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CONSISTENCY IN SERVICE QUALITY

by Rene T. Domingo (email comments to rtd@aim.edu)

On reliable measurement of total quality in the service industry is the consistency by which the service attributes expected by the customers are delivered. Consistency determines how often you show and offer the desirable service qualities to your clients. Service consistency is an expectation of all customers at all times; they want peace of mind and no unpleasant surprises. In manufacturing, quality improvement is achieved by reducing process variation or variability through a technique called statistical process control or SPC. In service, consistency implies achieving sameness, uniformity and fairness in the delivery or execution of all the service attributes, regardless of time, place, occasion, and service provider. For instance, if you are prompt, accurate, and courteous to some of your customers, in some your branches sometimes, then you do not create the image of reliable service quality. Good service becomes an accident, so to speak. This will not create a permanent and competitive reputation.

Consistency does not mean we are depersonalizing service. If personalized service is part of your business, you achieve consistency by providing such a service to all customers all the time at all branches or outlet. This is uniformity in variety. Bad service happens when some customers get personalized service and others don't.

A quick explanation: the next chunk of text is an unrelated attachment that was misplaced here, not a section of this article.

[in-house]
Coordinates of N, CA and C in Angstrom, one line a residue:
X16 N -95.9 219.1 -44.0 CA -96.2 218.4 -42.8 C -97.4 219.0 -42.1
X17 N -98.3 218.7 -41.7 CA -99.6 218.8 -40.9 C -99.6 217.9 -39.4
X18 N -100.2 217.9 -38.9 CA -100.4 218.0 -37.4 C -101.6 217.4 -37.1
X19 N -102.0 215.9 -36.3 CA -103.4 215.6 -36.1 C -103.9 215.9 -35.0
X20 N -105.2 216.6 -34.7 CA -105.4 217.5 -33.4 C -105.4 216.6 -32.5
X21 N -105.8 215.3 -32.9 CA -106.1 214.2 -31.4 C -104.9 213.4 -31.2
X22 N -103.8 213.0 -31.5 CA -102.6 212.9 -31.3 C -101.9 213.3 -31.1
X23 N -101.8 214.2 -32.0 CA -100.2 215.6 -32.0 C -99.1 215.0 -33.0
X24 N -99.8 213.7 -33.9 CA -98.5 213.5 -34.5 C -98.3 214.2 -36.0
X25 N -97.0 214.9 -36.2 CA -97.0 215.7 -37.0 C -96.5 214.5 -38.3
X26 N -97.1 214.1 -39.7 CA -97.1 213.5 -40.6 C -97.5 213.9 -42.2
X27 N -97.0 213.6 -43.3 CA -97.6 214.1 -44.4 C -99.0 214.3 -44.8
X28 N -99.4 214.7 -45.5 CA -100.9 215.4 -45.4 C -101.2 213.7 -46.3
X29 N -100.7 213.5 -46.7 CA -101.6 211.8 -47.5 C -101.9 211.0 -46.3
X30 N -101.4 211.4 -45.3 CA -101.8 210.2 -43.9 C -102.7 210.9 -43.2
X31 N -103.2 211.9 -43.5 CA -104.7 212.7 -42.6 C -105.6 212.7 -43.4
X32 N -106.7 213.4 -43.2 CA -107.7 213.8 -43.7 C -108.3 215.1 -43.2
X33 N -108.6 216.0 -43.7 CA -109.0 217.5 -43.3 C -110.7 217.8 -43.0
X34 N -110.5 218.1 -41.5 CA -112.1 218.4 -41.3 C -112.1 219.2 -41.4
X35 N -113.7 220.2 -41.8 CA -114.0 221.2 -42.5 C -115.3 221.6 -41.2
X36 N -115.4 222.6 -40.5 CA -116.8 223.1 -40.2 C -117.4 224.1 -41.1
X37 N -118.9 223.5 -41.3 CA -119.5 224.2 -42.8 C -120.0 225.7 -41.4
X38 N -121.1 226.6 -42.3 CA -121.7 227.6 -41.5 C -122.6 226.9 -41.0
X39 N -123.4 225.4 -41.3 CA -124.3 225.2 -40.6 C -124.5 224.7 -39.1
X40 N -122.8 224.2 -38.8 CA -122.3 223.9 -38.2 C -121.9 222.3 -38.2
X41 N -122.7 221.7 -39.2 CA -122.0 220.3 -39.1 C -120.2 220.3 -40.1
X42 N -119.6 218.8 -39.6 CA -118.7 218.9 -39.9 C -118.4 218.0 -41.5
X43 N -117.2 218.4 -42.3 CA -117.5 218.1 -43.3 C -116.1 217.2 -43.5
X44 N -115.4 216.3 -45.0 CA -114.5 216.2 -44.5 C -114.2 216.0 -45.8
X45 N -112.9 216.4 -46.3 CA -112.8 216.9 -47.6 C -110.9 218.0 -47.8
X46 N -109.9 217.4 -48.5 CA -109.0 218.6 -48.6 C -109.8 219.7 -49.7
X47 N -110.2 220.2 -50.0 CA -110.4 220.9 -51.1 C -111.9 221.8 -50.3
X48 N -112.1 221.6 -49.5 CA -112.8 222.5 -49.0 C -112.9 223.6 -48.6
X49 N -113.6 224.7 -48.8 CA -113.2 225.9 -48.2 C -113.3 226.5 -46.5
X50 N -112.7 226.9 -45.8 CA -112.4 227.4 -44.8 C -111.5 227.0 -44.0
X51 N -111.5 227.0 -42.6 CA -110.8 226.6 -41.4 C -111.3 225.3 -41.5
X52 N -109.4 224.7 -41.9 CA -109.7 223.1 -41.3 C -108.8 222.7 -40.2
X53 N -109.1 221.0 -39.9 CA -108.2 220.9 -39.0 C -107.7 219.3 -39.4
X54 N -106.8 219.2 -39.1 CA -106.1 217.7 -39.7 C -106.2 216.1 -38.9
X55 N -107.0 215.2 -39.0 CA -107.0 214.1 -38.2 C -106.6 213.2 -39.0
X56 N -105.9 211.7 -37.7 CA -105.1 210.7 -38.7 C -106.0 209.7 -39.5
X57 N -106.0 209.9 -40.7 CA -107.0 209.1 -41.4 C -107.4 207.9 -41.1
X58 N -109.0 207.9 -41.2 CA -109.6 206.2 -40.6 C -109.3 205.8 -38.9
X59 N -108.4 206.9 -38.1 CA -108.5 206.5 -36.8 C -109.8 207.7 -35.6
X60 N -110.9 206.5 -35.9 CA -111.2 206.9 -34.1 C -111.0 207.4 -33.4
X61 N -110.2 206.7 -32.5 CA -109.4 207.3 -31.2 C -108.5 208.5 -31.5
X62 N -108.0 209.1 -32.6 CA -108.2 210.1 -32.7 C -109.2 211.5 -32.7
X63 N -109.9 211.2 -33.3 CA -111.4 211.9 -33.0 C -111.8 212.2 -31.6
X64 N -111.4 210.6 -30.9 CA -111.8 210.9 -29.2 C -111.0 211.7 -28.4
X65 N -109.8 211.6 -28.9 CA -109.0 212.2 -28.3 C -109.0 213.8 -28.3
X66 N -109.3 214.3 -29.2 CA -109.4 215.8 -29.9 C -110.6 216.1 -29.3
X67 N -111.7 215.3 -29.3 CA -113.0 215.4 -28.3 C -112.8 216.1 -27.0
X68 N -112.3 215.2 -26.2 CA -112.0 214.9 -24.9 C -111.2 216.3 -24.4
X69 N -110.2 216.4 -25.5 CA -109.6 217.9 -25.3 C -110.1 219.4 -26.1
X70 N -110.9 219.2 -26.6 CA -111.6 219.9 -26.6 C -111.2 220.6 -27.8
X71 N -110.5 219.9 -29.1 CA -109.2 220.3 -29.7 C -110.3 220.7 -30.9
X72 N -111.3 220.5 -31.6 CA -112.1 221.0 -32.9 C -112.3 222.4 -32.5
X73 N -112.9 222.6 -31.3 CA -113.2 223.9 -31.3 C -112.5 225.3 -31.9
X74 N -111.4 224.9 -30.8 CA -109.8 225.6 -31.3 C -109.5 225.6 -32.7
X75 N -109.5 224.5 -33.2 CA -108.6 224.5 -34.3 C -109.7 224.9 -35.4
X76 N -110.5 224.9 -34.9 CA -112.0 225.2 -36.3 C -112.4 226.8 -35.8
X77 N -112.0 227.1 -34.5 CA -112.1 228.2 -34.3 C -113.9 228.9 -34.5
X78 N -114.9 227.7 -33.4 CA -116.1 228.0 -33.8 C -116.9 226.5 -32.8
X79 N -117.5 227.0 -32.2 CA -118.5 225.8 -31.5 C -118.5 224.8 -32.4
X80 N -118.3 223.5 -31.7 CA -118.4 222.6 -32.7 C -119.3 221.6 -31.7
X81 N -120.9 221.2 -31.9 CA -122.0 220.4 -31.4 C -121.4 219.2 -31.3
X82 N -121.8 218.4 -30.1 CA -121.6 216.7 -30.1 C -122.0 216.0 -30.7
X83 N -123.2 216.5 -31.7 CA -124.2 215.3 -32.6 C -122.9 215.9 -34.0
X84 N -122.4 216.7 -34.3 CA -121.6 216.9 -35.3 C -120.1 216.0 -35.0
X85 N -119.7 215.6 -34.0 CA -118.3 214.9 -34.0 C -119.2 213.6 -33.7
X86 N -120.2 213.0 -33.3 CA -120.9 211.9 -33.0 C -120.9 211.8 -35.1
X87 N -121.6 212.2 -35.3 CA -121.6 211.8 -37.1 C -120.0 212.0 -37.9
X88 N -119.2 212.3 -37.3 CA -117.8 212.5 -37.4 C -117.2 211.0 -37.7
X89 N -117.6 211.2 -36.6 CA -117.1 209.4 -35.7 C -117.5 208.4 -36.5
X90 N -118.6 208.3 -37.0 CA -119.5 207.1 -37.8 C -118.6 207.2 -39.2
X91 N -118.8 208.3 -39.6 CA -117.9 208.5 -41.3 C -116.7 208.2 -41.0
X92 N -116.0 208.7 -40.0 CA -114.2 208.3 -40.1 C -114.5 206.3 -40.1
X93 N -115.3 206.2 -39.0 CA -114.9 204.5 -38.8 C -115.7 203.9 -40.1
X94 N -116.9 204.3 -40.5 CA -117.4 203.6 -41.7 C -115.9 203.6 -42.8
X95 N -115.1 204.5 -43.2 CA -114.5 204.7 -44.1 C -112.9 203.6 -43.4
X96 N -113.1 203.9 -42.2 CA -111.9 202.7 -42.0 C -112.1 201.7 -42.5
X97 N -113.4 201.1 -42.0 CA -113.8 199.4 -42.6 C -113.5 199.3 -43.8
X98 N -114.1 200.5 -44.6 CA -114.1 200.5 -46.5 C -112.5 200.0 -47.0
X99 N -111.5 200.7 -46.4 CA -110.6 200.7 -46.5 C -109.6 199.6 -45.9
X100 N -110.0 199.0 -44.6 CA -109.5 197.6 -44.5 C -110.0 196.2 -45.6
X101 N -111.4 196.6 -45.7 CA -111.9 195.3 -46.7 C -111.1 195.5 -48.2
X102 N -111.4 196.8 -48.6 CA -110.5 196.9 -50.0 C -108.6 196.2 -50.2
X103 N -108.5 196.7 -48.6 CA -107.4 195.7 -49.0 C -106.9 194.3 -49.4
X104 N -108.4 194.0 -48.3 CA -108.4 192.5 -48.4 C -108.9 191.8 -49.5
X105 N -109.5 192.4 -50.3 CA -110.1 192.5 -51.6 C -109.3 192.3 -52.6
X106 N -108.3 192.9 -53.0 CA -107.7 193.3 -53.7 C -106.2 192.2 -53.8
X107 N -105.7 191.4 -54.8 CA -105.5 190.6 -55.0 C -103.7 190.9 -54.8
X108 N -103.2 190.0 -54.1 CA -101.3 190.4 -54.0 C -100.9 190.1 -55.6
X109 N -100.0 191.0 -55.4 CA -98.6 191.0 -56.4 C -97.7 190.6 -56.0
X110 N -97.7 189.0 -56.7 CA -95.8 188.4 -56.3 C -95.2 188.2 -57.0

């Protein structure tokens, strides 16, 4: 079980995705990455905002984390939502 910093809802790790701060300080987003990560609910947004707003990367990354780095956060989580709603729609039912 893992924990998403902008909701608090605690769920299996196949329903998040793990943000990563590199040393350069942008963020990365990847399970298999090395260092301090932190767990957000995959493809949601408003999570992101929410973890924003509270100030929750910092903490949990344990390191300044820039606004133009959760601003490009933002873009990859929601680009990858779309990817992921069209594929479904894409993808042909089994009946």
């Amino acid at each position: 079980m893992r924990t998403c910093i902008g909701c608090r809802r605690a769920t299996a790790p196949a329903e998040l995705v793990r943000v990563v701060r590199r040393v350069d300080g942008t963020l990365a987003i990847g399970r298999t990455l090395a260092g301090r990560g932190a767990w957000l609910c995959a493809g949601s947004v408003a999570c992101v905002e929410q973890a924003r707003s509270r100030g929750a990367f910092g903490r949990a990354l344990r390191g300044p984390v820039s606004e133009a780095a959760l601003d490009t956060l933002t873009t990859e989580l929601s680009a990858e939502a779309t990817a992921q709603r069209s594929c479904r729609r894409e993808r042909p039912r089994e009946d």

Service Attributes

Among the commonly cited attributes or dimensions of service quality are:

timeliness (waiting time, queuing time, processing times)
accuracy (error-free, reliability)
courtesy (front-line manners, telephone etiquette)
responsiveness (order taking, complaint handling)
completeness (scope of services, and availability of support, auxiliary, and complimentary services )
availability (number of outlets, tellers, service stations)
variety (features, service package, product innovation)
personalized service (flexibility, special request handling)
convenience (location, accessibility, parking, availability of information, signs and forms)
ambiance (service atmosphere or environment, cleanliness, spaciousness of lobby, waiting room, humidity, music)

Reputation and Cost

There are two other critical attributes that are related to service, but may not be quality attributes by themselves:

- image or reputation

Service or company reputation is established by the customer's perception of all the service attributes that are important to him, relative to his expectations and to what the competition has to offer.

-cost of service (value for money, service charges)

The customer judges the reasonableness of cost of service or what he pays for the service in relation his perception of the over-all quality or value of the total service package or process.

Place Consistency